Understanding SwiftUI ViewModifiers: A Comprehensive Guide

Santosh Botre
4 min readOct 4, 2023
Power of ViewModifers

Creating user interfaces for iOS simpler and more flexible with SwiftUI 😎.

A notable aspect of this framework is ViewModifiers.

We will take an in-depth look at SwiftUI ViewModifiers, their implementation, and the advantages and disadvantages of utilizing custom ViewModifiers in real projects.

If you have tried using SwiftUI, I’m sure you’ve come across functions such as .padding(), .font(_ font:), .foregroundColor(_ color:), .imageScale(_ scale:) and many more…

NOTE: There is a large set of functions called ViewModifiers that can be applied to a View.

Each app features a collection of buttons that possess a consistent appearance i.e., title font, background color, font weight, title color etc.

Let’s see an example,

An e-commerce application will include buttons for View Details, checkout, and more such actionable buttons.

E-com common actionable buttons

NOTE: Every button code will be in a different view. However, for simplicity, I have put it in the same view.

Your inner soul like,

Your inner soul 😊

A seasoned iOS developer would suggest creating a function to return the Button.

Pass parameters for different titles and action closures.

Try to return the Button and you will end up seeing an Error.

Reference to generic type 'Button' requires 
arguments in <…>. Insert '<<#Label: View#>>'

The workaround is to return any View. Still, we see an error, then wrap it in any View. and while using it in View again wrap it in any View.

Finally, it worked... The code might look messy again, as shown below.

any View

I know, you are a smart developer and might be aware of the opaque return type ‘some’ since Swift 5.1.

some View

Wow…. Looks great, but there are some clouds in the sky. As we continue with the project, we may have to make the function static to use it in multiple places.

Wouldn’t it be great if we could create a custom ViewModifier that groups all built-in view modifiers and applies them to a view?

Certainly, however, before using it, let’s try and understand ViewModifer.

1. Introduction to ViewModifier

In SwiftUI, a ViewModifier is a protocol that defines a transformation you can apply to a view.

The ViewModifier protocol has one required method:

protocol ViewModifier {
associatedtype Body: View
func body(content: Content) -> Self.Body

Below is what it has.

  • Body: This is an associated type that represents the modified view. It conforms to the View protocol, which means it can be used in SwiftUI view hierarchies.
  • body(content:): This method takes an input view (Content) and returns a modified view (Self.Body).

Within this method, we define the modifications we want to apply to the input view and return the modified version.

2. Creating Custom ViewModifiers

Start by creating a basic theme button for our Ecom use case. 🔍💡💻💪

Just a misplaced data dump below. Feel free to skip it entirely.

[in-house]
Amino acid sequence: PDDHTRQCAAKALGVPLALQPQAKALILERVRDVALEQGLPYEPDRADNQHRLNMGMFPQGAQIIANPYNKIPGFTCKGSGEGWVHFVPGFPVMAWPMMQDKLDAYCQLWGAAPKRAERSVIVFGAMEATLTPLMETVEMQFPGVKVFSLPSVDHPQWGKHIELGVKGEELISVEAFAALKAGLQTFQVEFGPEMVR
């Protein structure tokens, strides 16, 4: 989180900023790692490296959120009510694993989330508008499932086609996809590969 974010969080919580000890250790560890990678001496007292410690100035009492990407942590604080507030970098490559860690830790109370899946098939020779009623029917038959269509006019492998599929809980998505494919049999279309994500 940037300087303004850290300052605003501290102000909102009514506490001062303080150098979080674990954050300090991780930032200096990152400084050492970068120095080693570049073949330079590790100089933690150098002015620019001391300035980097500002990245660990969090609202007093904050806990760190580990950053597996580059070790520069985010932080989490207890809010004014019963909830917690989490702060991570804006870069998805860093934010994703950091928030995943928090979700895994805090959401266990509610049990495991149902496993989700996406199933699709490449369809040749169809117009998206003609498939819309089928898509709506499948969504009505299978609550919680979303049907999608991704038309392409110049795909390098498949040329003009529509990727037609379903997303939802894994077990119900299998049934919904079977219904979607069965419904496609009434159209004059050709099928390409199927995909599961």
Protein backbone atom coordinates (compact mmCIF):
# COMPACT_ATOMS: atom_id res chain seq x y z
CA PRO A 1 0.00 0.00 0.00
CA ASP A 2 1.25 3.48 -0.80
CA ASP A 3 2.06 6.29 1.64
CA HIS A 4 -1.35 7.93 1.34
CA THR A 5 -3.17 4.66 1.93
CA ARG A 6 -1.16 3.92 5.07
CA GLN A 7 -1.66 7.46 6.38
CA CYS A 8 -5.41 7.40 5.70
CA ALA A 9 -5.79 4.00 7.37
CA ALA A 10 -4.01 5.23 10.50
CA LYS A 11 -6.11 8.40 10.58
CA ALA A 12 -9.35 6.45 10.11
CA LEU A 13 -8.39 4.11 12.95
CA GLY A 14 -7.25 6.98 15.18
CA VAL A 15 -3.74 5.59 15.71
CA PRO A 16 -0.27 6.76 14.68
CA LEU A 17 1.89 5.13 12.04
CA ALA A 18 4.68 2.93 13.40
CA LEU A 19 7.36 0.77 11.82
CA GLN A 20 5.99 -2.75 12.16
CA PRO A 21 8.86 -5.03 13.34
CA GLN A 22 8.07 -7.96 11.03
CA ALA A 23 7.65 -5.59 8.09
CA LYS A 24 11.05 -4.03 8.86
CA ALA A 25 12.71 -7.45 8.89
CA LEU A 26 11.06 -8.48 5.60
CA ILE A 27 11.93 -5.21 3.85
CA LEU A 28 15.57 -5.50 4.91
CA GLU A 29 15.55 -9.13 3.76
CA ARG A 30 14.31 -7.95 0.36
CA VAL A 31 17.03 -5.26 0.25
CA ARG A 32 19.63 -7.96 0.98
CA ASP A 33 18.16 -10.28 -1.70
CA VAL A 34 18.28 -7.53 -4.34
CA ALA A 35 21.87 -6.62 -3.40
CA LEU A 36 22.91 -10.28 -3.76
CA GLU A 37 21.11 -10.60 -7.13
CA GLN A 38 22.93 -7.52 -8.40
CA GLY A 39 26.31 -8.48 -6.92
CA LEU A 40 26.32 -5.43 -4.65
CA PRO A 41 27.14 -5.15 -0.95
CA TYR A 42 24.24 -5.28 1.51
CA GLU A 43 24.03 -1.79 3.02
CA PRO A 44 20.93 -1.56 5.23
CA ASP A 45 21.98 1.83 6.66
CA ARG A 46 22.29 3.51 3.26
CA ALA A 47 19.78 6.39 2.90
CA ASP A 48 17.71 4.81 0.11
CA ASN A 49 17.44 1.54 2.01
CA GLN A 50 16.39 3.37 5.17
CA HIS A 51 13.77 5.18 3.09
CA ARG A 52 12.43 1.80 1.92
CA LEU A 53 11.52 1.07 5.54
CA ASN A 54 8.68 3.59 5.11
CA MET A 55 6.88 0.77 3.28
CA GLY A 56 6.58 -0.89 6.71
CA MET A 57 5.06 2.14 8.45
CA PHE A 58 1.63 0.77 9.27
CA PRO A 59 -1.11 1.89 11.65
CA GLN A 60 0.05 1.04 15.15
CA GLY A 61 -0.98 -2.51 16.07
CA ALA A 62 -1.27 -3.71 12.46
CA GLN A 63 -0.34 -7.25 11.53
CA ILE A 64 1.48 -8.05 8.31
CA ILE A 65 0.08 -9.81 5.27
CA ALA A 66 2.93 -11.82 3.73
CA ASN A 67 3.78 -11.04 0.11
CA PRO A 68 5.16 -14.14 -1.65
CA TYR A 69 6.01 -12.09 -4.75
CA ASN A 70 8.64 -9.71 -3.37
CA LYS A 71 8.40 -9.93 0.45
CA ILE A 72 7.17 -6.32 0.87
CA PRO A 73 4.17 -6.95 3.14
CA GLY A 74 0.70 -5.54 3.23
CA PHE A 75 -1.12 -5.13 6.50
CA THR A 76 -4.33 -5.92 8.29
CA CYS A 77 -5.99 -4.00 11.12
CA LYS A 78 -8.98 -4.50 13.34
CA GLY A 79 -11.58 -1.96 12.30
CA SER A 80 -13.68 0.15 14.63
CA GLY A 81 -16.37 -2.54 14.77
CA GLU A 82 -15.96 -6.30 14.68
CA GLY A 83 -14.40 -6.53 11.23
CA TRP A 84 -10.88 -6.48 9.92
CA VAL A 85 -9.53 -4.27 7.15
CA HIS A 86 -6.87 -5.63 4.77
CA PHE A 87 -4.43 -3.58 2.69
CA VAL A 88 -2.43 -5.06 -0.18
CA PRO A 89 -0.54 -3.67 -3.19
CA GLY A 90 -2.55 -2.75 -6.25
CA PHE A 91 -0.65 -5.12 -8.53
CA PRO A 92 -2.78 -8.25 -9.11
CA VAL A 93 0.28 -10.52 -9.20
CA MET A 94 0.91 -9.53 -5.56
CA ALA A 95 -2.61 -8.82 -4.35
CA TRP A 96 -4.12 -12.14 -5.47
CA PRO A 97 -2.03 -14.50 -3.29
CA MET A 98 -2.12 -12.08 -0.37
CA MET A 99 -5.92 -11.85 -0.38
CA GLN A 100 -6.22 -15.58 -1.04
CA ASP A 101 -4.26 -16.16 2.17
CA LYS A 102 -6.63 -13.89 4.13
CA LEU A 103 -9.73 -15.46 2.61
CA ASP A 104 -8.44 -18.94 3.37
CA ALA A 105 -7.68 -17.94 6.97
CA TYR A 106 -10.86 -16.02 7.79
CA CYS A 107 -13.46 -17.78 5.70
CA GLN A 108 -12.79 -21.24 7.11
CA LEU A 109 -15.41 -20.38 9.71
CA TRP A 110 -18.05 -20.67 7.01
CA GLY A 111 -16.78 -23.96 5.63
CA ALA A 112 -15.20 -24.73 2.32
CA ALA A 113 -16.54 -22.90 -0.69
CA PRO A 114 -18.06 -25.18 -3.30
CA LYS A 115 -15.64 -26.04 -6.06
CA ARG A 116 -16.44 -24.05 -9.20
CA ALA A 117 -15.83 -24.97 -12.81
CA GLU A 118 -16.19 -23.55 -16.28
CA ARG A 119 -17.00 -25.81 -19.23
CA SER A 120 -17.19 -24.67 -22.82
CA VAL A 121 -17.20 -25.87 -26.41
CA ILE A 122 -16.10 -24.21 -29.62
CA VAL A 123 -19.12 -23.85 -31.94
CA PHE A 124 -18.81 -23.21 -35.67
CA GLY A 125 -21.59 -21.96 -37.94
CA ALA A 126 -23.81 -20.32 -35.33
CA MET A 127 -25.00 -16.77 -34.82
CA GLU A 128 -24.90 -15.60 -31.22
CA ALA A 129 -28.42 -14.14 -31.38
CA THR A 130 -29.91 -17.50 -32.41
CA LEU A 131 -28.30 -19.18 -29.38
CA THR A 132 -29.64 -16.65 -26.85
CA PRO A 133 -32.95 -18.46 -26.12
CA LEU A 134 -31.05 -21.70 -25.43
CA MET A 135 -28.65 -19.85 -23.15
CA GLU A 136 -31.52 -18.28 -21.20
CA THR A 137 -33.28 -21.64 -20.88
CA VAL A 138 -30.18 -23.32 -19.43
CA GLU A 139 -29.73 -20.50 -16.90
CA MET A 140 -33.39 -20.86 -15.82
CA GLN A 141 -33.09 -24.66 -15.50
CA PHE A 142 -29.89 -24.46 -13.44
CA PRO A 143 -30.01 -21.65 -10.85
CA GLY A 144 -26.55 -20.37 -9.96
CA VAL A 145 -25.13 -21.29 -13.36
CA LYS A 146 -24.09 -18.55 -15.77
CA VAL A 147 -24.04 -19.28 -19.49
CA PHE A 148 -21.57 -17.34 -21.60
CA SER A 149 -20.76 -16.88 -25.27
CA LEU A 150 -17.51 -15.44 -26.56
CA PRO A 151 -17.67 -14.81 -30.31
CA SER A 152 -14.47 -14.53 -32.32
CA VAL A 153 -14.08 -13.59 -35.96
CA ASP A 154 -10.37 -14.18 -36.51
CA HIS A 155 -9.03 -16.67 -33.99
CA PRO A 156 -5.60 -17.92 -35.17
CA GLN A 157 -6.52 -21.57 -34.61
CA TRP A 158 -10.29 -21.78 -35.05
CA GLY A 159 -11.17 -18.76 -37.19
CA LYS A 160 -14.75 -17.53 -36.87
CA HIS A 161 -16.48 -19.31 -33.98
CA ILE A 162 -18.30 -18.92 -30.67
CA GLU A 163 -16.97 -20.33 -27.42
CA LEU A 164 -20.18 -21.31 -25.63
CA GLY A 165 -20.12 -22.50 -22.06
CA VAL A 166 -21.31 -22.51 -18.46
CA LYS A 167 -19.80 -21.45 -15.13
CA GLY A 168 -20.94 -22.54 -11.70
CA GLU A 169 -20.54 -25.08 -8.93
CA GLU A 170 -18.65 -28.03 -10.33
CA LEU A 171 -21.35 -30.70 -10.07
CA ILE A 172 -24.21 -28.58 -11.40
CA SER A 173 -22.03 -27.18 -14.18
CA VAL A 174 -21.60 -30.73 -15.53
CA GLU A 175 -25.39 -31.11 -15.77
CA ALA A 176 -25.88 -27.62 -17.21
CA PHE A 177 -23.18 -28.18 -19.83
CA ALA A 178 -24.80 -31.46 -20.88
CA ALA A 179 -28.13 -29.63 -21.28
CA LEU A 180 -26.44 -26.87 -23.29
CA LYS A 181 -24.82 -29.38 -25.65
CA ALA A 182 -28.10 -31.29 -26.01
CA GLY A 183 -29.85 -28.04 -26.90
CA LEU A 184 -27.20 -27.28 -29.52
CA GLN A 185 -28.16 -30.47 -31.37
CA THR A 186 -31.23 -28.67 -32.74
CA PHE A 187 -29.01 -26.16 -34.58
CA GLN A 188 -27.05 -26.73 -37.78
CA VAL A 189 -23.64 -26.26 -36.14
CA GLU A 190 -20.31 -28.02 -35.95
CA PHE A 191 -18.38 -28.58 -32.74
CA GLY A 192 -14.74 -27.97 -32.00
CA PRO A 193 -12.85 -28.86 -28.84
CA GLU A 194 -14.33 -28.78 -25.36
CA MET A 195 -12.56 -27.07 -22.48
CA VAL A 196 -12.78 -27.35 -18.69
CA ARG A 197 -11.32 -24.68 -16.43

struct CustomEComThemeButton: ViewModifier {
func body(content: Content) -> some View {
.frame(height: 50)
.frame(maxWidth: .infinity)

3. Applying Custom ViewModifiers

You can apply the custom modifier to any view within your SwiftUI hierarchy:

Button(action: {}, label: {
Text("View Details")


Complete Code

However, we all might feel, that using .modifer() every time to apply our custom ViewModifier doesn't feel like home.

Pro Tip — Can we leverage the extension feature on View?

// Extension
extension View {
func customEComThemeButton() -> some View {
return self

// Usage
Button(action: {}, label: {
Text("View Details")

Now, we can use our Custom ViewModifer just like an in-built ViewModifer.

4. Why we should us Custom ViewModifiers

  • Reusability: Custom ViewModifiers promote the reusability of view styling and behaviour across different parts of your application.
  • Readability: Encapsulating complex view logic into a single modifier improves code readability and maintainability.
  • Composability: ViewModifiers can be combined and composed to create more complex styles and behaviours.
  • Maintainability: Improved the maintainability as one place change and it will reflect on all the places.

5. Cons of Using Custom ViewModifiers

  • Overhead: Creating numerous custom modifiers for small styling changes might lead to an excessive number of modifiers, making it hard to manage.

6. Best Practices for Using Custom ViewModifiers

  • Avoid Overuse: Use custom ViewModifiers judiciously for significant and reusable view manipulations. For minor changes, consider using the built-in modifiers provided by SwiftUI.
  • Documentation: Properly document our custom modifiers to make it easier for other developers (and your future self) to understand their purpose and usage.
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Santosh Botre

Take your time to learn before develop, examine to make it better, and eventually blog your learnings.